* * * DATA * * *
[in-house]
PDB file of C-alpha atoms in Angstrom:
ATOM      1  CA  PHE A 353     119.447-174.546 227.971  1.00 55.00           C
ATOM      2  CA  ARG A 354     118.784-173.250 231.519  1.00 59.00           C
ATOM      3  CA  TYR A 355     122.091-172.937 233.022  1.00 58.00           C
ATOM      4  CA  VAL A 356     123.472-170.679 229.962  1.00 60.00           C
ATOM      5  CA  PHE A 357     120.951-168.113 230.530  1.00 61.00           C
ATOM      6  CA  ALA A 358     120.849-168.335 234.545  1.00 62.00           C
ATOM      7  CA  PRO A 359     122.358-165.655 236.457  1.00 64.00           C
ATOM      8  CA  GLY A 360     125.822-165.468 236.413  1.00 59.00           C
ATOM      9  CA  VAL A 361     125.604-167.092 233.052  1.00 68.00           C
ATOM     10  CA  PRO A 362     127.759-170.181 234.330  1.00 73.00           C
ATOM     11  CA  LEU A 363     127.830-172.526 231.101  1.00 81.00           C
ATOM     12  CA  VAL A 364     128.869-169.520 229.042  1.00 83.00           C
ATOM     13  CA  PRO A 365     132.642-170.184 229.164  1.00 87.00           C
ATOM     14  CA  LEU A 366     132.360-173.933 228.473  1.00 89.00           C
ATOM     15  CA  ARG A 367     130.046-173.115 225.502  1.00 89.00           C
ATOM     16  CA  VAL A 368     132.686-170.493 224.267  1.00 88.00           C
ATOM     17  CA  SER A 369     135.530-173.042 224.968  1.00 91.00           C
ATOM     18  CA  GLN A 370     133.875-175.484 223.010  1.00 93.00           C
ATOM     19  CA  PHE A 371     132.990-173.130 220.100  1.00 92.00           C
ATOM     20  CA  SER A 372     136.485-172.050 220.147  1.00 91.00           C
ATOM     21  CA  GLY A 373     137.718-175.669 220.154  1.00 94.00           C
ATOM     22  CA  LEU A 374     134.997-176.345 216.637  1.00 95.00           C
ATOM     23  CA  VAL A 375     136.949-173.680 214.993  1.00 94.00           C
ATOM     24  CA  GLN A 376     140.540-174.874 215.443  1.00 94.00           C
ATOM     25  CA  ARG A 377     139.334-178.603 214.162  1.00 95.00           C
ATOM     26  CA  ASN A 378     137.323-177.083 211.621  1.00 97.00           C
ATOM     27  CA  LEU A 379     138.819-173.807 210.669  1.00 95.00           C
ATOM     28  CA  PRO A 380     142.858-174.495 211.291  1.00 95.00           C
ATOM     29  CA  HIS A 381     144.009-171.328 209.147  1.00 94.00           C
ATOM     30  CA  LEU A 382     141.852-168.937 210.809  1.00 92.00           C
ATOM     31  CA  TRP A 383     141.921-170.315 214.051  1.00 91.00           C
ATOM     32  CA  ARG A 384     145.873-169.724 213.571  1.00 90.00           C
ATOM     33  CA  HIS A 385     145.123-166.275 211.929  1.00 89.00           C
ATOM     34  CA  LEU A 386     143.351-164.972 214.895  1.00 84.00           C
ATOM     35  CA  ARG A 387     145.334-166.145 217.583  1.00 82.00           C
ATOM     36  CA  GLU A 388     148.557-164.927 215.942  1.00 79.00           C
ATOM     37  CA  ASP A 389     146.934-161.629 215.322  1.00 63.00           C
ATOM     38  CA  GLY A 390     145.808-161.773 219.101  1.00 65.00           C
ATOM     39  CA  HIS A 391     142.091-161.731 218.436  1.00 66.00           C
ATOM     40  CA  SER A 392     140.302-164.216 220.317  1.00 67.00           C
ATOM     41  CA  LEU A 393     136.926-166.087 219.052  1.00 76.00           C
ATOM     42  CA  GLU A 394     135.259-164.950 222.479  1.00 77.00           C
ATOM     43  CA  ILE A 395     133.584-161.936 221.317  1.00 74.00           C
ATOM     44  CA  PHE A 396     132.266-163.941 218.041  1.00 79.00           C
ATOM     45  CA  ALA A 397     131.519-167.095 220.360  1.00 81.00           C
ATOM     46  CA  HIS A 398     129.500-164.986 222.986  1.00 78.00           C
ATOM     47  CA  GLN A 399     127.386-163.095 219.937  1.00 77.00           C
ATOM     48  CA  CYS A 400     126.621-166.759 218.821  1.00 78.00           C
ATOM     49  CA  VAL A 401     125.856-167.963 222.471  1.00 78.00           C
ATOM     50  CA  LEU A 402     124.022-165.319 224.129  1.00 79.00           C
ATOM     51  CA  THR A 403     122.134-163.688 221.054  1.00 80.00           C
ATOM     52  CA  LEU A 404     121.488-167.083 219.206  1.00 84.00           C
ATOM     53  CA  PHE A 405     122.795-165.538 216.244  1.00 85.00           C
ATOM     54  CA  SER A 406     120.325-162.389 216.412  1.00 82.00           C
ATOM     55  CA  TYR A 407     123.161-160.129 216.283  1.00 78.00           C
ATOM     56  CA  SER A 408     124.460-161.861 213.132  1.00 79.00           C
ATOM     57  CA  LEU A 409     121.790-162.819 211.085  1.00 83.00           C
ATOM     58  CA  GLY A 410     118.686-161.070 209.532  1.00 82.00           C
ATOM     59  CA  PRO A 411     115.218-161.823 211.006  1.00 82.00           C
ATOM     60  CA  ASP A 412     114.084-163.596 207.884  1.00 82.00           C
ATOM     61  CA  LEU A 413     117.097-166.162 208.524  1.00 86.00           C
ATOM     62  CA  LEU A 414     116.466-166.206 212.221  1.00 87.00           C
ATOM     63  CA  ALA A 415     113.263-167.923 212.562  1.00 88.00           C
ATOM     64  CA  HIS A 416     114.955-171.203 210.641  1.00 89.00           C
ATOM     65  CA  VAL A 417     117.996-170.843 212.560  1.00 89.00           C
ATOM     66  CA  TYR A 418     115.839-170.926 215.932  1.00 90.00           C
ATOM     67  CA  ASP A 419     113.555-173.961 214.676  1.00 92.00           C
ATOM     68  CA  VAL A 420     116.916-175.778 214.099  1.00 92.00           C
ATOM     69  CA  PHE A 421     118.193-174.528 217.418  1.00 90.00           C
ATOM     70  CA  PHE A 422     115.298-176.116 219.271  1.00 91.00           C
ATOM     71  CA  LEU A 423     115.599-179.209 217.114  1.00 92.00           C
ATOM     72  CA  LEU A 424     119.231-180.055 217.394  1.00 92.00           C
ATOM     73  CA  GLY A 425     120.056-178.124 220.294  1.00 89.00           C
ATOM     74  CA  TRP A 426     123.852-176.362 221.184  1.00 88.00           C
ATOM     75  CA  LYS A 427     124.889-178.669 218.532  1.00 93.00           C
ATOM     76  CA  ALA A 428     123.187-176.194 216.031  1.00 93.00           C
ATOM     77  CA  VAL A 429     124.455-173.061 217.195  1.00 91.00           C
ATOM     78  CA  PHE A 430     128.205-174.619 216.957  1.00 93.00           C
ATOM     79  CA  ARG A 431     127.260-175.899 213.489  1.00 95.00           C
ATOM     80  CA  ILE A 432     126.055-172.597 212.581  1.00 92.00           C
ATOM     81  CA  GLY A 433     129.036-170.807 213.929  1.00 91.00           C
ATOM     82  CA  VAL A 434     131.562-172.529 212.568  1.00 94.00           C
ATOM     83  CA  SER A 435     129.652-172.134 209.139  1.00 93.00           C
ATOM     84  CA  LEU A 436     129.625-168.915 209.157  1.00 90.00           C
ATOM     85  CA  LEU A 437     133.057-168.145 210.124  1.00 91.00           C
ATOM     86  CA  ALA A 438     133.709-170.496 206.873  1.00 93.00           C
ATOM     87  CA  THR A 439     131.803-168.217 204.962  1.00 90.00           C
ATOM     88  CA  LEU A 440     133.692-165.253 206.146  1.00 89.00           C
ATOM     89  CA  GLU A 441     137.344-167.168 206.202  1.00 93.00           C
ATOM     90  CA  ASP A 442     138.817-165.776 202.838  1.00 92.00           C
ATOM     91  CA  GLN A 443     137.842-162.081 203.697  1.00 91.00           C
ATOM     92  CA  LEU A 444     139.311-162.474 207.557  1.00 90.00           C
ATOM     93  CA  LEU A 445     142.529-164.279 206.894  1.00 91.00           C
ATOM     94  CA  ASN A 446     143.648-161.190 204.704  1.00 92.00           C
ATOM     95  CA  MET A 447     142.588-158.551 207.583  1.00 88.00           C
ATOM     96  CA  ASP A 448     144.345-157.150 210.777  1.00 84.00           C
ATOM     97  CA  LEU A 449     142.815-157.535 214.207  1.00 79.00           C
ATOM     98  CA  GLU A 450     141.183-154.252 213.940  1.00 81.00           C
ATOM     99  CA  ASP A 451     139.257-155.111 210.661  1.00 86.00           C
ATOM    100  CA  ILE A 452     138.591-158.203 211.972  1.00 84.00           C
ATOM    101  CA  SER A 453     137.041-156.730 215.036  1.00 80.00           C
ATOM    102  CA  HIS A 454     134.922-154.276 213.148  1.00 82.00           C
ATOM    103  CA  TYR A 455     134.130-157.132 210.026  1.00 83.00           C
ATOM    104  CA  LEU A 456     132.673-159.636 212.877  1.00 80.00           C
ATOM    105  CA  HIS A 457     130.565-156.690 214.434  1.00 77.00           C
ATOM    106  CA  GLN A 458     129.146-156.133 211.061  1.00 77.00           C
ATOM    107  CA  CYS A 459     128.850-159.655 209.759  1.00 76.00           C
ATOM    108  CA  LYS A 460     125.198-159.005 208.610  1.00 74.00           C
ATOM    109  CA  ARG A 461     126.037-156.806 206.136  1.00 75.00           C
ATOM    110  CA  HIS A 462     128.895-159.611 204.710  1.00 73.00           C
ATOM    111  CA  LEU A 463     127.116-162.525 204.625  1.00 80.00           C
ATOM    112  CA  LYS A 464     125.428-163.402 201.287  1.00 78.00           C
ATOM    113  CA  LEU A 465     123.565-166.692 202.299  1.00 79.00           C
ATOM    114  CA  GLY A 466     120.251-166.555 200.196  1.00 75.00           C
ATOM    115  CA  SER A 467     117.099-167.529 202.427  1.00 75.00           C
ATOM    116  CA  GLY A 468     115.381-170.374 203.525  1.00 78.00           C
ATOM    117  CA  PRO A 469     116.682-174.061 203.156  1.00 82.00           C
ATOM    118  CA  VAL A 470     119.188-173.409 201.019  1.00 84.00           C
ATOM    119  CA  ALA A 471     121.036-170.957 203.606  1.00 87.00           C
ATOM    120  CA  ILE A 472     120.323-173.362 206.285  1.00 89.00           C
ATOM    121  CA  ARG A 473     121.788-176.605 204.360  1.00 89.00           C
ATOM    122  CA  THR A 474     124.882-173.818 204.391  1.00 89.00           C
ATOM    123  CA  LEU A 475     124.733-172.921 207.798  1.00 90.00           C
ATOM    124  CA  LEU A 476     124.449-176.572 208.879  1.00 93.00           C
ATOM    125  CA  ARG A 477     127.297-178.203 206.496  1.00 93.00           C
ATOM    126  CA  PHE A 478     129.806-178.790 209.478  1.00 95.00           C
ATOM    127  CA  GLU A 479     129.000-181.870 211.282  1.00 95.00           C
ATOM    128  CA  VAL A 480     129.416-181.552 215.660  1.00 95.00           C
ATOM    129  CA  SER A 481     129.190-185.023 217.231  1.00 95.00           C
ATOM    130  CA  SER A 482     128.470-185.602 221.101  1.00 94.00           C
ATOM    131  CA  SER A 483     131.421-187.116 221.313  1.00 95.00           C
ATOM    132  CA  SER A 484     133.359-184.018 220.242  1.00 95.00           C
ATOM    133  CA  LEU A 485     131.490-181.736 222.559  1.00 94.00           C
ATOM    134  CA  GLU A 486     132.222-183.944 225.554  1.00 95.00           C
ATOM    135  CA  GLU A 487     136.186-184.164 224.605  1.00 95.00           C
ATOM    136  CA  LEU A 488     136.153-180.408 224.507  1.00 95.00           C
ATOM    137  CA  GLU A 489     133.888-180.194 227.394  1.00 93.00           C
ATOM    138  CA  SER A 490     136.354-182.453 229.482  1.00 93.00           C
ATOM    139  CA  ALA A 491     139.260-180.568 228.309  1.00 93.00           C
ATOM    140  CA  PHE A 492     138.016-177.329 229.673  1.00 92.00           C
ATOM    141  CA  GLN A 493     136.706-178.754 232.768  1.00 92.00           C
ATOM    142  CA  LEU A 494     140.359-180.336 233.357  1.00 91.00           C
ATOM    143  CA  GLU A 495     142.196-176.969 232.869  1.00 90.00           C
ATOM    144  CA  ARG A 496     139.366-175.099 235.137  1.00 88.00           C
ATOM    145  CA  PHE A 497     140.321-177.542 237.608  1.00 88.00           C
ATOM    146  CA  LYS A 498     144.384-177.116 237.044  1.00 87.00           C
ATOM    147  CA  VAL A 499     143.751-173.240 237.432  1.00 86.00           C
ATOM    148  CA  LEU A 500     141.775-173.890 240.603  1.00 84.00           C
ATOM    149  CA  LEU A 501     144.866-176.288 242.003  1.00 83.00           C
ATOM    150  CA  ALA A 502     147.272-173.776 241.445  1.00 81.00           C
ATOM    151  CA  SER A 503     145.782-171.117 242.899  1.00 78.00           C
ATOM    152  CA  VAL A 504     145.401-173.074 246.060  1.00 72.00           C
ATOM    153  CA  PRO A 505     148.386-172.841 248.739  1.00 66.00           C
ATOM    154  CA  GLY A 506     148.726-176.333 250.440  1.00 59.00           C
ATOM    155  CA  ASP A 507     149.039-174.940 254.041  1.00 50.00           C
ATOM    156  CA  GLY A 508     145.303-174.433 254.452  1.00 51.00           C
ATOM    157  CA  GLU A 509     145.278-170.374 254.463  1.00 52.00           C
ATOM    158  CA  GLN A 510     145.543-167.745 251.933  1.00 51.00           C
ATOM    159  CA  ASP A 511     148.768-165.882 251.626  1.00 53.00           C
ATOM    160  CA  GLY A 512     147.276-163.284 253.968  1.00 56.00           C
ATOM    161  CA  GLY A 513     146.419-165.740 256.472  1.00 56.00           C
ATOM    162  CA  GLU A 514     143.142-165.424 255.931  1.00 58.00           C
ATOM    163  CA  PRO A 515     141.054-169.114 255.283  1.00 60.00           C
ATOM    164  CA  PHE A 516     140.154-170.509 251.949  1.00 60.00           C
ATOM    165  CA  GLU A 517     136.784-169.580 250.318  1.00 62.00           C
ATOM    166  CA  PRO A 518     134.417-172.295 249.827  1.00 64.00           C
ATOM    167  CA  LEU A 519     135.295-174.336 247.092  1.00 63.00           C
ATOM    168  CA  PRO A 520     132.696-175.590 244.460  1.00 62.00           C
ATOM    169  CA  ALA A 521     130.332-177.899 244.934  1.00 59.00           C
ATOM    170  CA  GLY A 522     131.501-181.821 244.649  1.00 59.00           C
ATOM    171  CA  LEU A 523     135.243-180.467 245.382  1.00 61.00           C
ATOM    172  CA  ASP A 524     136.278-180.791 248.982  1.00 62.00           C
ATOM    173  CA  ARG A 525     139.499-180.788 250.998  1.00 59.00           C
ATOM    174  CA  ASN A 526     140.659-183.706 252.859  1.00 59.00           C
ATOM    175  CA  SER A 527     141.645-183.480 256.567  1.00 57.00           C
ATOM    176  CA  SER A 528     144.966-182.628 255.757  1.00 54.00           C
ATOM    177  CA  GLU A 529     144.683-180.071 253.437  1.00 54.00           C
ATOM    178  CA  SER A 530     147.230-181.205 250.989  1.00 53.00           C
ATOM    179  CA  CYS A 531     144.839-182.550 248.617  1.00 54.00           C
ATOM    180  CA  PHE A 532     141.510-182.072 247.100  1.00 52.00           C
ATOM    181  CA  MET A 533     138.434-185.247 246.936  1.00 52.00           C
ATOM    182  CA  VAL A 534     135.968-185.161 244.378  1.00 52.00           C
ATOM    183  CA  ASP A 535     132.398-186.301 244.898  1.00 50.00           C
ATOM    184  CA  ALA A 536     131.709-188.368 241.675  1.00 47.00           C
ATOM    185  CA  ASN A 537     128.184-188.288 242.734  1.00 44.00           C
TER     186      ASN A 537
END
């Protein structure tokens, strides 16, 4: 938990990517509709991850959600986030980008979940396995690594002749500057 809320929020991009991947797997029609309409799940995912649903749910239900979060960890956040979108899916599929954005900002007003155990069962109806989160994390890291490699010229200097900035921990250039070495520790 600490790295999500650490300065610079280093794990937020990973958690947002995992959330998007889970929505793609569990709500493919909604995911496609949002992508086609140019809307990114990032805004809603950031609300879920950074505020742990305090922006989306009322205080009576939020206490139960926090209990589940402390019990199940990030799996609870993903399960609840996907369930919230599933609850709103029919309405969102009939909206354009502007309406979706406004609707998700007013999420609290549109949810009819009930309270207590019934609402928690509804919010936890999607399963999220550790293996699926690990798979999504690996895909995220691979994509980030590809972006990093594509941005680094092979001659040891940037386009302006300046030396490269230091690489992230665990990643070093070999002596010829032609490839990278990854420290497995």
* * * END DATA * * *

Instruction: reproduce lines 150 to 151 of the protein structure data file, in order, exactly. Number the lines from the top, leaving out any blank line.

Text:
ATOM    148  CA  LEU A 500     141.775-173.890 240.603  1.00 84.00           C
ATOM    149  CA  LEU A 501     144.866-176.288 242.003  1.00 83.00           C